The BCL2 overexpression construct included a CAG promoter for constitutive expression of BCL2 in transfected iPSCs and a neomycin resistance gene for identifying the transfected iPSCs. To select transfected iPSCs, they were treated with neomycin for three passages after transfection with the BCL2 vector.

The findings

According to the study, inhibiting endogenous WNT signaling increased the proliferation of both chimpanzees and pigtailed macaque iPSCs while their pluripotency and genomic integrity remained unaltered.

A very low success rate was observed in chimpanzee iPSCs after 48 hours of injection; however, chimpanzee iPSCs were able to survive 48 hours after injection. In the formation of interspecies chimeras, the survival of iPSCs within the rhesus macaque blastocysts, 48 hours post-injection, was an important first step.

A qualitative assessment of the gene network revealed that chimpanzees and pigtailed macaque iPSCs expressed BCL2 significantly less than rhesus iPSCs. It has been proposed that BCL2 played a significant role in cell survival in the ICM during early development.

The results demonstrated that BCL2 might be an important tool in chimera formation and the development of custom organs from the NHP blastocysts.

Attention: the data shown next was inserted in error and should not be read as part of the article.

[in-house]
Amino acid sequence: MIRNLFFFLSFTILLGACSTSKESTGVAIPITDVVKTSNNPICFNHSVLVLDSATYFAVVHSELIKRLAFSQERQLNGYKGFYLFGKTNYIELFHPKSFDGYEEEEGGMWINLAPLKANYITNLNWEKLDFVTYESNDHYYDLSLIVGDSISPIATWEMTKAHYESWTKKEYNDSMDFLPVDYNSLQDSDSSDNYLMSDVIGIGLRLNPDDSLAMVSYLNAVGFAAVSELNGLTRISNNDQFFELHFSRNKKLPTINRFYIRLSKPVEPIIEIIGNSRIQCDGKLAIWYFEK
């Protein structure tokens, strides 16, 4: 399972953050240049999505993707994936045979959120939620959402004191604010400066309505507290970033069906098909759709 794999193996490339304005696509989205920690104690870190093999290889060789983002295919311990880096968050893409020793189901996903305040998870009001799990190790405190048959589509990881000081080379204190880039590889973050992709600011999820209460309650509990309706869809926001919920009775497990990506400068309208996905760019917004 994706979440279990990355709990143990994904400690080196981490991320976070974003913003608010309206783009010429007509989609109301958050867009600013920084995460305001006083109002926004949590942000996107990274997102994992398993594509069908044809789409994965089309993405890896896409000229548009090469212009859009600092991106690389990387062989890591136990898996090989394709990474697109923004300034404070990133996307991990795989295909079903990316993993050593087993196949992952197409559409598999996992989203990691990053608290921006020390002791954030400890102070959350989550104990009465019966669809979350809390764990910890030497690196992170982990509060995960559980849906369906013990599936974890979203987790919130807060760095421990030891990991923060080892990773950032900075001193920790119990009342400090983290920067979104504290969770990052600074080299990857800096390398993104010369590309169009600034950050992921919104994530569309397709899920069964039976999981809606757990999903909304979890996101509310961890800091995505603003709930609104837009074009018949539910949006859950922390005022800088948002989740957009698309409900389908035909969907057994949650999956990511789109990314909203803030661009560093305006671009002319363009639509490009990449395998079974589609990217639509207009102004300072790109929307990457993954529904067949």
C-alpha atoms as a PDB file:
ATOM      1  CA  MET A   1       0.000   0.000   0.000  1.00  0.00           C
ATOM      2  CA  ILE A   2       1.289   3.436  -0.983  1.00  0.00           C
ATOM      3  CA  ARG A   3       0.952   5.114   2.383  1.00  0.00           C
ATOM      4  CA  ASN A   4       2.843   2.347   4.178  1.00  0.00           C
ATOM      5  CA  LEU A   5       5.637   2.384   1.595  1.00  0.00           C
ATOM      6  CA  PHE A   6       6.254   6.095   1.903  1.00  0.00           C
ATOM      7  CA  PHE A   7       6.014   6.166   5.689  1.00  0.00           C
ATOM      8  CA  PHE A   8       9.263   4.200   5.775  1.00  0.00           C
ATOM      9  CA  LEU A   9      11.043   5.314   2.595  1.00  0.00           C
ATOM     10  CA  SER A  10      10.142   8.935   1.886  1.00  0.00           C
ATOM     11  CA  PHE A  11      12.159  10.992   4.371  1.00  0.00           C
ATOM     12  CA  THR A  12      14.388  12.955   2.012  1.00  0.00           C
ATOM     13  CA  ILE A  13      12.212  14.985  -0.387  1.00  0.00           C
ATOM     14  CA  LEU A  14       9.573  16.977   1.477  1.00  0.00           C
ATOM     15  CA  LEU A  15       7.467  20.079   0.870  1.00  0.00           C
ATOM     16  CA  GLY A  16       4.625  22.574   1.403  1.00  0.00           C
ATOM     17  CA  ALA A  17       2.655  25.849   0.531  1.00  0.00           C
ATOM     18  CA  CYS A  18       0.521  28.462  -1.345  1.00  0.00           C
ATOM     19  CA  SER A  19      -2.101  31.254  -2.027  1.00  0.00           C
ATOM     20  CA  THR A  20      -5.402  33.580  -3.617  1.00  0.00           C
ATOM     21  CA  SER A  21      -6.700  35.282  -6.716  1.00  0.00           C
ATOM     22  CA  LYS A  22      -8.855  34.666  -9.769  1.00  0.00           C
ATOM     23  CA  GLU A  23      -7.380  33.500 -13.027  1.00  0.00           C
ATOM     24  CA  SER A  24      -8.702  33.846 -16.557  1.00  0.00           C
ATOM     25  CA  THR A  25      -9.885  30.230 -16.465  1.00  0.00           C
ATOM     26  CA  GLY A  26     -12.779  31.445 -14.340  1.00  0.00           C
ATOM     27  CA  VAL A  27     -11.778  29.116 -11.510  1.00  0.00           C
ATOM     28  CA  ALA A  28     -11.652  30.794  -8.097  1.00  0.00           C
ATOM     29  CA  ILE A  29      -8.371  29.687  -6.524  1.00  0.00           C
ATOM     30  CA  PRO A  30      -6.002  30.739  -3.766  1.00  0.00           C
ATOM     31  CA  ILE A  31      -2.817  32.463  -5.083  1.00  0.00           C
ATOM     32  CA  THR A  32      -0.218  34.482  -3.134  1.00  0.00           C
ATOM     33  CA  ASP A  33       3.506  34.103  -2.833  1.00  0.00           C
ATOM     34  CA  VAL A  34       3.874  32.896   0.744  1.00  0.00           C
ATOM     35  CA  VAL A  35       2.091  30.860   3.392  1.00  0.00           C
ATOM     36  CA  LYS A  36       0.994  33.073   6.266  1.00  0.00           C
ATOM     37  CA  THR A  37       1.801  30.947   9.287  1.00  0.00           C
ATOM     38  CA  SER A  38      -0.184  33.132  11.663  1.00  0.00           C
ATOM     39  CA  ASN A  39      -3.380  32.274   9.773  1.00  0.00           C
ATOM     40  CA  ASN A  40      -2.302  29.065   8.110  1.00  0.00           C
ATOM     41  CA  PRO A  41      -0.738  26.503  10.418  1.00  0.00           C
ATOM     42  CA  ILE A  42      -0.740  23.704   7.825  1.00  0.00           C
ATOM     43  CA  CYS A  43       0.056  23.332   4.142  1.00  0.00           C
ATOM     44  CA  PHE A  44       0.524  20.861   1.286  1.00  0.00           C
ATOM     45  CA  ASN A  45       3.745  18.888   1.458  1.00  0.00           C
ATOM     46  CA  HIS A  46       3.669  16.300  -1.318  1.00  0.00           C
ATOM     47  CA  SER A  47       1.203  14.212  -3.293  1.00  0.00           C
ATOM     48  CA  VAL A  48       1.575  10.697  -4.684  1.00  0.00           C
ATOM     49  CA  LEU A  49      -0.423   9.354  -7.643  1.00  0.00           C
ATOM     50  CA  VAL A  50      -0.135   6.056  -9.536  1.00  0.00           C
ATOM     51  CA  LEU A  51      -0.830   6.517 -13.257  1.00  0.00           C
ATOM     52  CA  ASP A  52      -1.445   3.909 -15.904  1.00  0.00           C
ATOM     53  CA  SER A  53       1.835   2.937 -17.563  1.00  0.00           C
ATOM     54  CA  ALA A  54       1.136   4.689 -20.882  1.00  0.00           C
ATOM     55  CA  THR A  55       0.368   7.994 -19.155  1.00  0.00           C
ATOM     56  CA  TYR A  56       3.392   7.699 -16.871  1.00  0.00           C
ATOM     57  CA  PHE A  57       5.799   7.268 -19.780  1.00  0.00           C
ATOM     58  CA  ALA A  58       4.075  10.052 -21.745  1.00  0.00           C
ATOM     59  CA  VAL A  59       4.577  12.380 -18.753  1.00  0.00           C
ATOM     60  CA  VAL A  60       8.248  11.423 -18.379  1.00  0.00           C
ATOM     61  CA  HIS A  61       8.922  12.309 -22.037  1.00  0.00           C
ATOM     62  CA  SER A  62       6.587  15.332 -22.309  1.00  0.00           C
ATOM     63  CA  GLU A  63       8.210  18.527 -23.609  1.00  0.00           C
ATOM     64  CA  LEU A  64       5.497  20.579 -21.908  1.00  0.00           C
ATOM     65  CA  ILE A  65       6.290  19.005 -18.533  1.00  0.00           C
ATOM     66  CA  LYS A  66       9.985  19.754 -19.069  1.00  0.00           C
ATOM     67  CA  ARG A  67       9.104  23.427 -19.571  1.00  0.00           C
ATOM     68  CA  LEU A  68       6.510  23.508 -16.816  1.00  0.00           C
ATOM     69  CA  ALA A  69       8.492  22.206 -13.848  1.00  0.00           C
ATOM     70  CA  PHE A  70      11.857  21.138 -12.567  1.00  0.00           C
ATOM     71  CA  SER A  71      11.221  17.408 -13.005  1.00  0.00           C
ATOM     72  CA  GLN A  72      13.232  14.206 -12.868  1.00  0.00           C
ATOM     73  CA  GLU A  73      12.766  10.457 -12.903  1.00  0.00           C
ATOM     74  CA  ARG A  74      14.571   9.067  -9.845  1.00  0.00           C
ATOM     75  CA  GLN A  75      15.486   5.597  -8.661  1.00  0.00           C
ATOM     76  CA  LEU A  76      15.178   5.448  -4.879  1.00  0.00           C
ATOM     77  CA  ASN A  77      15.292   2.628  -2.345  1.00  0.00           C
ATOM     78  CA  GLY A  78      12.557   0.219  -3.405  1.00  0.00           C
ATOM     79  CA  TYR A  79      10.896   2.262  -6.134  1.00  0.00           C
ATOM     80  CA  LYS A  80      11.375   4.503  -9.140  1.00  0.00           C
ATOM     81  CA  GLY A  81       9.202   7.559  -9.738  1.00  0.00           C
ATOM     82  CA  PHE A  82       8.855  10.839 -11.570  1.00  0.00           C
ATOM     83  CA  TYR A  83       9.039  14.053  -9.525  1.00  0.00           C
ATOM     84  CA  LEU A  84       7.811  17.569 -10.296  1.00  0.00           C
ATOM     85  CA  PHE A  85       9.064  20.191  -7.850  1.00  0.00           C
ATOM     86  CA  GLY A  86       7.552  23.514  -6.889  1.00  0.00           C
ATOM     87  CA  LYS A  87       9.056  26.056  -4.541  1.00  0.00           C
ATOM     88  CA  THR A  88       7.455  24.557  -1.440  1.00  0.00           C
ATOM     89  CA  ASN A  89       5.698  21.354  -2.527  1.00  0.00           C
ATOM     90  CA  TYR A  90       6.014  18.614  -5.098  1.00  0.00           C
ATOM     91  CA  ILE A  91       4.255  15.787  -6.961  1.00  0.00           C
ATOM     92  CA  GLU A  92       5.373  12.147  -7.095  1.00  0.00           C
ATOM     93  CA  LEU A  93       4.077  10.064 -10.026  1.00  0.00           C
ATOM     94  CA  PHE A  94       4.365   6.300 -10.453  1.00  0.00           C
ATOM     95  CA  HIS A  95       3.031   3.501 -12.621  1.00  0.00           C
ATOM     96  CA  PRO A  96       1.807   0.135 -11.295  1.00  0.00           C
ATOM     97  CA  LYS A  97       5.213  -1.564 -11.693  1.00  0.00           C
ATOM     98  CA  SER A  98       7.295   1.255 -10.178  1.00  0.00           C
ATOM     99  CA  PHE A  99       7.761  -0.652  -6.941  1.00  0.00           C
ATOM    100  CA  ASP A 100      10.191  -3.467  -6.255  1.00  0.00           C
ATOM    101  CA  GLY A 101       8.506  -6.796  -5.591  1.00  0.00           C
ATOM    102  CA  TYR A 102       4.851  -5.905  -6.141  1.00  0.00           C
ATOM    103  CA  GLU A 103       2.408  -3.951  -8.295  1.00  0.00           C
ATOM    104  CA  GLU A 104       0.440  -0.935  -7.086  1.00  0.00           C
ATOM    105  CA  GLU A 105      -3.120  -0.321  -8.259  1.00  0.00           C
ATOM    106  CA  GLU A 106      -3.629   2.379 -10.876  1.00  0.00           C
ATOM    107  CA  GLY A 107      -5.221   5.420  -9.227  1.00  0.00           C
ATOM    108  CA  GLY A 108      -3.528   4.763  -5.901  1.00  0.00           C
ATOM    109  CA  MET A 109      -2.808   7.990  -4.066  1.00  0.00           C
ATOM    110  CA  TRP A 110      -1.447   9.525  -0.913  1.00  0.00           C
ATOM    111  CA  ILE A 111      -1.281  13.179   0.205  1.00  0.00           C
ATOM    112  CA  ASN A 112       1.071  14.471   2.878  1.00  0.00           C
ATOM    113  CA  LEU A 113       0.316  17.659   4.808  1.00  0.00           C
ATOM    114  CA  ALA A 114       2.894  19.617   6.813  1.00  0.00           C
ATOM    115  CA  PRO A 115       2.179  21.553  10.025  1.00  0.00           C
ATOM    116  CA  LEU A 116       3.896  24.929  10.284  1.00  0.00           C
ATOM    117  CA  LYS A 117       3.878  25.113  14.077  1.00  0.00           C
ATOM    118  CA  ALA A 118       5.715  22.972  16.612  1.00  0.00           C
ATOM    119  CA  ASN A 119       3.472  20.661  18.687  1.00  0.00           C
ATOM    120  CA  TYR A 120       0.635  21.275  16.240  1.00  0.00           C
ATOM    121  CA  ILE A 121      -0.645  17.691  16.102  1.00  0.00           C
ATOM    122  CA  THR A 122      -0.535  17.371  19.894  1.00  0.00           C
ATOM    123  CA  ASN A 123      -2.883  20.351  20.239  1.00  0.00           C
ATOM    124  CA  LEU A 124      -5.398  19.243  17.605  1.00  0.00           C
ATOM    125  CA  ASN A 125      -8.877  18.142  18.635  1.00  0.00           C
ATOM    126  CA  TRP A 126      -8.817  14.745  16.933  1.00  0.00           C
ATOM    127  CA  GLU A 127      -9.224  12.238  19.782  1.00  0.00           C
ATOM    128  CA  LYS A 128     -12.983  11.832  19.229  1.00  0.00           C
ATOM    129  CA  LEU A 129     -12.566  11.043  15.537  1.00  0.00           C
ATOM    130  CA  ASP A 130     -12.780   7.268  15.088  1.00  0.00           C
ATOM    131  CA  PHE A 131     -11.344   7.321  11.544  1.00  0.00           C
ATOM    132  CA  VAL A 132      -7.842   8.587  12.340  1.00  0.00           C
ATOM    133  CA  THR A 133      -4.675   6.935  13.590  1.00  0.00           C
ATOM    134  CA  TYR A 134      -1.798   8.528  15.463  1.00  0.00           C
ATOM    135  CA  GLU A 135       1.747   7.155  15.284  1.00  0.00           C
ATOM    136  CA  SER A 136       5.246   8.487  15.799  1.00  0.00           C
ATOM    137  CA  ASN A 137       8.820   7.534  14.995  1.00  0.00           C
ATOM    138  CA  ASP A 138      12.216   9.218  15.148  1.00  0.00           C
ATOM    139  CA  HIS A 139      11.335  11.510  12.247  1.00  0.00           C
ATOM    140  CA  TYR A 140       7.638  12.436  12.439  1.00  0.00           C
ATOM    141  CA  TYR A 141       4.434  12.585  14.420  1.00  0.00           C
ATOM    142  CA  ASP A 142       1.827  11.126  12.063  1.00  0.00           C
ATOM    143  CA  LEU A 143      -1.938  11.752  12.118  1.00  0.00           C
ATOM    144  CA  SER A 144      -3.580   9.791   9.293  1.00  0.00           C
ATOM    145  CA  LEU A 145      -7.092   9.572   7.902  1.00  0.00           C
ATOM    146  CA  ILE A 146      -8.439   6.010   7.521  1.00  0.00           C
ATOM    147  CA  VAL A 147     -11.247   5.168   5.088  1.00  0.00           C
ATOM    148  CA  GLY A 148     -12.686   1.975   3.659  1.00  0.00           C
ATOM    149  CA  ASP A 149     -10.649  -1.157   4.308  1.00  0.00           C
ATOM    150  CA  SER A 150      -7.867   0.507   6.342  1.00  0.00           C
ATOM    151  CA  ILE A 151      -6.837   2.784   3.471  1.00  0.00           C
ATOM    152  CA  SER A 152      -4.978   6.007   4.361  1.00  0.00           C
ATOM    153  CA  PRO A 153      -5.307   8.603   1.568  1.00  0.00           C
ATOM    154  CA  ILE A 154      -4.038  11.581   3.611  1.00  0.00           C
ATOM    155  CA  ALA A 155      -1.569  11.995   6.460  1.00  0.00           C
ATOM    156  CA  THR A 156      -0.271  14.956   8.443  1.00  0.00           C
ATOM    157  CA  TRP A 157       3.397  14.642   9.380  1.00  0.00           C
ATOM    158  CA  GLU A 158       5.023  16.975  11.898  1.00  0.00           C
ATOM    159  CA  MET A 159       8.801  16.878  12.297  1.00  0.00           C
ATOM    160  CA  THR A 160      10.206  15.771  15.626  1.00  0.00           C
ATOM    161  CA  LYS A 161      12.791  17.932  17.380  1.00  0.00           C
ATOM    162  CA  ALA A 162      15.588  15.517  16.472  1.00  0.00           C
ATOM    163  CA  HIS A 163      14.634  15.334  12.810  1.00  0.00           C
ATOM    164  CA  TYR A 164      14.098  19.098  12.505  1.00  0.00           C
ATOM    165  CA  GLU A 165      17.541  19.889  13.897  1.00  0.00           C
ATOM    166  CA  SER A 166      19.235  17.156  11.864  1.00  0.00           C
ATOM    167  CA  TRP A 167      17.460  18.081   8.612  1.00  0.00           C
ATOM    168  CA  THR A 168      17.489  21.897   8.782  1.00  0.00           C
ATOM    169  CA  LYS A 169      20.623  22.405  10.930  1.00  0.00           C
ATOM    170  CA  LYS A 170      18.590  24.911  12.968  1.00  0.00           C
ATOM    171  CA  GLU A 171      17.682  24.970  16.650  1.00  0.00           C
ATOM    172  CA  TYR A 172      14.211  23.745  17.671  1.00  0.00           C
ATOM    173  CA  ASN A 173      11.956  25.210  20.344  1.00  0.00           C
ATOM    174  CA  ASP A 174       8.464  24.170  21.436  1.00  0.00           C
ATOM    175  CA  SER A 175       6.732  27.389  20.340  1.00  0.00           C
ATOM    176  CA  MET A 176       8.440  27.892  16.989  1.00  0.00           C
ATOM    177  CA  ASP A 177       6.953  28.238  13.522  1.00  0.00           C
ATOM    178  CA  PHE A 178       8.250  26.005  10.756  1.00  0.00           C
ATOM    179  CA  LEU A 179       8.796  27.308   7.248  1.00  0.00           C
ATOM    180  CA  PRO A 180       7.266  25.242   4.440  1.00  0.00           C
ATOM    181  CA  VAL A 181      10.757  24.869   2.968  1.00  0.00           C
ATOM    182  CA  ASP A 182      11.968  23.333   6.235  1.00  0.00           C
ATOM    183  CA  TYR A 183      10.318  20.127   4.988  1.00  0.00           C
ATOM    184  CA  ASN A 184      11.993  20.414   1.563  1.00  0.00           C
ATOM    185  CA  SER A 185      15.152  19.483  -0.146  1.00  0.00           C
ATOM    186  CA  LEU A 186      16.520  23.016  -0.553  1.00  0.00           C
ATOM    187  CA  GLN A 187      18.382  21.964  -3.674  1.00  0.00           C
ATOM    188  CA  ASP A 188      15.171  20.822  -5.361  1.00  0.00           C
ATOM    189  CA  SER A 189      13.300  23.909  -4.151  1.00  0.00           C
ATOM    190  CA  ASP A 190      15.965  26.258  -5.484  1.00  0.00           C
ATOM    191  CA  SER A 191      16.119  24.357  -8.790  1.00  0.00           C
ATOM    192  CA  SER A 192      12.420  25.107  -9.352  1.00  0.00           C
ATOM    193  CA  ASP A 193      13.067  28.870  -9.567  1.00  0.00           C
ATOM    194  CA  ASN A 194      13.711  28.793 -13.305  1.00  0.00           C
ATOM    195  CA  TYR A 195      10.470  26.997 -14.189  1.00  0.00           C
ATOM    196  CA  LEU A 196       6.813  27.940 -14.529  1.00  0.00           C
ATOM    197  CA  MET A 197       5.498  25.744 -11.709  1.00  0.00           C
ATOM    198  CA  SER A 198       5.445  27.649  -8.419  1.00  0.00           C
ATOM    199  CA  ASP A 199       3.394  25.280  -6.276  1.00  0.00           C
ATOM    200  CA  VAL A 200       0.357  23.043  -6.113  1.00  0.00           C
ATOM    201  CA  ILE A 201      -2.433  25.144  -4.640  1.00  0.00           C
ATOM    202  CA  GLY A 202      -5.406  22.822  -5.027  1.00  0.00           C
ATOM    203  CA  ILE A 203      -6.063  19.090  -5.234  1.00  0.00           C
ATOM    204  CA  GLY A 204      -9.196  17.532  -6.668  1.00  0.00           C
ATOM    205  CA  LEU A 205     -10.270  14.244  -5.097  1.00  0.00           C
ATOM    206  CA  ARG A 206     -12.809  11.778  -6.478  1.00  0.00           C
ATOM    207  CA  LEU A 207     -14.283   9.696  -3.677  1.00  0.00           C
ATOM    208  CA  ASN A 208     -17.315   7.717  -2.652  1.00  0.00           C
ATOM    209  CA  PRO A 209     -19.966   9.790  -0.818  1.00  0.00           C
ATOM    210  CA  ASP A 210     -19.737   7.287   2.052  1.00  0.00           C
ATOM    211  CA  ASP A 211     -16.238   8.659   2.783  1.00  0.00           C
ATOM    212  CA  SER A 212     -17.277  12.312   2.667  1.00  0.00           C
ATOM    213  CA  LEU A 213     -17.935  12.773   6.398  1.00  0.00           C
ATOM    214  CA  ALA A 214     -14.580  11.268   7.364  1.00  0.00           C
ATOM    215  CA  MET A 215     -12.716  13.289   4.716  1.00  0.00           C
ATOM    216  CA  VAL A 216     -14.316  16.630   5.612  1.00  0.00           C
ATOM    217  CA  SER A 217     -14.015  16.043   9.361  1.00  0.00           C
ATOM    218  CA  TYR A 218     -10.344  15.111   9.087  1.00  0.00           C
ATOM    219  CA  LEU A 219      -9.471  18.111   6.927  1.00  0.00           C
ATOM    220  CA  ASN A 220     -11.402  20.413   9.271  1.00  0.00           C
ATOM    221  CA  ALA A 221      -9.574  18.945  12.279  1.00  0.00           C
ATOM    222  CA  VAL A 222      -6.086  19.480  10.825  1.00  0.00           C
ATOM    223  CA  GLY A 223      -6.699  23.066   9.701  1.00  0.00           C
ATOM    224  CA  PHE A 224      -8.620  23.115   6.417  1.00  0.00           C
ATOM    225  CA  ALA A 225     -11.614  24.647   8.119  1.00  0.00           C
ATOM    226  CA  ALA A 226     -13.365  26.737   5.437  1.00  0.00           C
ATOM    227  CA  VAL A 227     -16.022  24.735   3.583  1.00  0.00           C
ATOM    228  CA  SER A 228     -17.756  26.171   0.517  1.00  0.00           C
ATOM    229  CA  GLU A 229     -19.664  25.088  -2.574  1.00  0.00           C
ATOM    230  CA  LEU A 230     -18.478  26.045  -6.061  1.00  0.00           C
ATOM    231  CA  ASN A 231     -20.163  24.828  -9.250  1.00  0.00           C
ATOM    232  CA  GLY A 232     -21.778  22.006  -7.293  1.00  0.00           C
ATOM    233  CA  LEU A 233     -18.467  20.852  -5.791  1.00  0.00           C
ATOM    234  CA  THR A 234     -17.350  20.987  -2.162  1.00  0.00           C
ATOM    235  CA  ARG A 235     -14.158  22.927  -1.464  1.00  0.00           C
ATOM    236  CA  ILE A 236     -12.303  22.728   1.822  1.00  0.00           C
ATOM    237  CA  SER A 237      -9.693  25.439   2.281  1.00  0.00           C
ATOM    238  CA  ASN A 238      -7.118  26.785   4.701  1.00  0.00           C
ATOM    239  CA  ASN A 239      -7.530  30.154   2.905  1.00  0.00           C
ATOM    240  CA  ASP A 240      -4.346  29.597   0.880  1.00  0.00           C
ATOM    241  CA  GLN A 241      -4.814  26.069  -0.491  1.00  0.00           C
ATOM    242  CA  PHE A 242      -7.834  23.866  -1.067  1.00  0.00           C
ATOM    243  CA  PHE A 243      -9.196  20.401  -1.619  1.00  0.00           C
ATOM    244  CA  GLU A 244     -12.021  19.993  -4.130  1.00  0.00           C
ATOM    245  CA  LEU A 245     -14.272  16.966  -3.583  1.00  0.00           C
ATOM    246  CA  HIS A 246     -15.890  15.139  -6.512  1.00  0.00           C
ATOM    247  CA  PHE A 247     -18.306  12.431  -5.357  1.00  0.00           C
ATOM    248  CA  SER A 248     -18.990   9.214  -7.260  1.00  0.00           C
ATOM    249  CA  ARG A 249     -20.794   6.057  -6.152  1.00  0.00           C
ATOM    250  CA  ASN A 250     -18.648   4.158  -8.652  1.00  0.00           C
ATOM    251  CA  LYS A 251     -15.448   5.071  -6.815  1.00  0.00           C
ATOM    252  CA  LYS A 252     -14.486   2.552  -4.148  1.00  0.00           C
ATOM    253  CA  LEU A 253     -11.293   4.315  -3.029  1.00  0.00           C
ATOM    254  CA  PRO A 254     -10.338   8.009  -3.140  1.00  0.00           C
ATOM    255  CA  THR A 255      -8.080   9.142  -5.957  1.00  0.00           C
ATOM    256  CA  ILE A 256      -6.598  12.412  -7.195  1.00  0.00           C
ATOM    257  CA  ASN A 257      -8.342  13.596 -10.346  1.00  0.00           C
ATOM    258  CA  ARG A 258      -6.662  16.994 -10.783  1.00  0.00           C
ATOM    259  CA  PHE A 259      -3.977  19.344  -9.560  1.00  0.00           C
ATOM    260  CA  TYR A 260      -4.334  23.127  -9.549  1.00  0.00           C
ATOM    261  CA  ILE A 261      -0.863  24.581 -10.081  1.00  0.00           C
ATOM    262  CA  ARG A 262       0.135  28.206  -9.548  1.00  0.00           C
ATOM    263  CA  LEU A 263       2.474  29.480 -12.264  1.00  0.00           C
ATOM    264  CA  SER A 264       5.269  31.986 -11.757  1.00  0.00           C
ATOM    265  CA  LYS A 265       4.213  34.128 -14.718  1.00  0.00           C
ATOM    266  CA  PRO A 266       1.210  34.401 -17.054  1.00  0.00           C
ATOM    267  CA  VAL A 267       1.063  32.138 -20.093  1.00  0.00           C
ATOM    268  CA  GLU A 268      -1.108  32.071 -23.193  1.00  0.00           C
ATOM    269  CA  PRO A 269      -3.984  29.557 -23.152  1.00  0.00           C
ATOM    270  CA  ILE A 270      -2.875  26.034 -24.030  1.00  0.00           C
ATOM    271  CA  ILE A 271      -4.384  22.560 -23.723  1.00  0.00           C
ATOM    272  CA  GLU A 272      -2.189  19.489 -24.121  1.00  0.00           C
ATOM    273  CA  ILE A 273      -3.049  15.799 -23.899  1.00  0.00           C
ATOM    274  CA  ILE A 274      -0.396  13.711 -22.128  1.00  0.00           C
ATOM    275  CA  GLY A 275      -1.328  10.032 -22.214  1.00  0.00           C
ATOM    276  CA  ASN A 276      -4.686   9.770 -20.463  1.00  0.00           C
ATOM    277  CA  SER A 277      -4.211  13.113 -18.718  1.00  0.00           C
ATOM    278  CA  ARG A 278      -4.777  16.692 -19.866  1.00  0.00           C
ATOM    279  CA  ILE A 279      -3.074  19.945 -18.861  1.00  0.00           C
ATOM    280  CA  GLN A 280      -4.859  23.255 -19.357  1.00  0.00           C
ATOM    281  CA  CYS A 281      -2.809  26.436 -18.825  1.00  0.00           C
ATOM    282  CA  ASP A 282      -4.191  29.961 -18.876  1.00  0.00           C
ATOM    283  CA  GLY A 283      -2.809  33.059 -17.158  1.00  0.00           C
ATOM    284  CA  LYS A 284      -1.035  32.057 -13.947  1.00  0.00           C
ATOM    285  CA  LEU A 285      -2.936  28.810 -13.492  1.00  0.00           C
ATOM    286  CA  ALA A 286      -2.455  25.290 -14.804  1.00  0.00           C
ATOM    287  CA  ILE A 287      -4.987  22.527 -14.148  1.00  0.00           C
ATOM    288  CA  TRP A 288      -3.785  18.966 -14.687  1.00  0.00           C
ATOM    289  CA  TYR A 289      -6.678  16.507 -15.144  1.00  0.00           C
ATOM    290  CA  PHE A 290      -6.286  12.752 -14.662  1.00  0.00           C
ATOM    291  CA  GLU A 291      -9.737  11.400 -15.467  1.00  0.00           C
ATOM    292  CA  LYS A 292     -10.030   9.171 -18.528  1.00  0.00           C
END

BCL2 expression in primate PSCs does not interfere with their differentiation potential––suggesting that the ectopic expression of BCL2 may be useful in future developmental experiments and organ generation related to blastocyst complementation experiments.

Moreover, iPSCs derived from chimpanzees and humans are co-cultured and co-differentiated, suggesting that chimpanzee iPSCs may be used as a surrogate model system to study the biology of humans.

Conclusion

Using pharmacological inhibition of WNT signaling, the authors of this study improved the culture conditions for pigtailed macaque and chimpanzee iPSCs. In vitro, chimpanzee and pigtailed macaque iPSCs cultured under these conditions can differentiate into cardiomyocytes and neural crest, and in vivo, they can form teratomas. Finally, researchers show that pigtailed macaque and chimpanzee iPSCs can sustain and multiply when injected into blastocysts of other NHPs, such as rhesus macaques.

Limitations

This study does not consider an in vivo scenario in which injected iPSCs can form primate cross-species chimeras. Although BCL2 overexpression effectively promotes survival and proliferation in the rhesus macaque blastocyst environment, its application remains controversial due to its potential side effects. Whether other genes contribute to the ability of primate naive stem cells to integrate efficiently into closely related species was not accounted for.

The present study on chimpanzee iPSCs will provide a valuable model to guide future research on regenerative medicine in humans and other primates.

Journal reference:
Nidhi Saha

Written by

Nidhi Saha

I am a medical content writer and editor. My interests lie in public health awareness and medical communication. I have worked as a clinical dentist and as a consultant research writer in an Indian medical publishing house. It is my constant endeavor is to update knowledge on newer treatment modalities relating to various medical fields. I have also aided in proofreading and publication of manuscripts in accredited medical journals. I like to sketch, read and listen to music in my leisure time.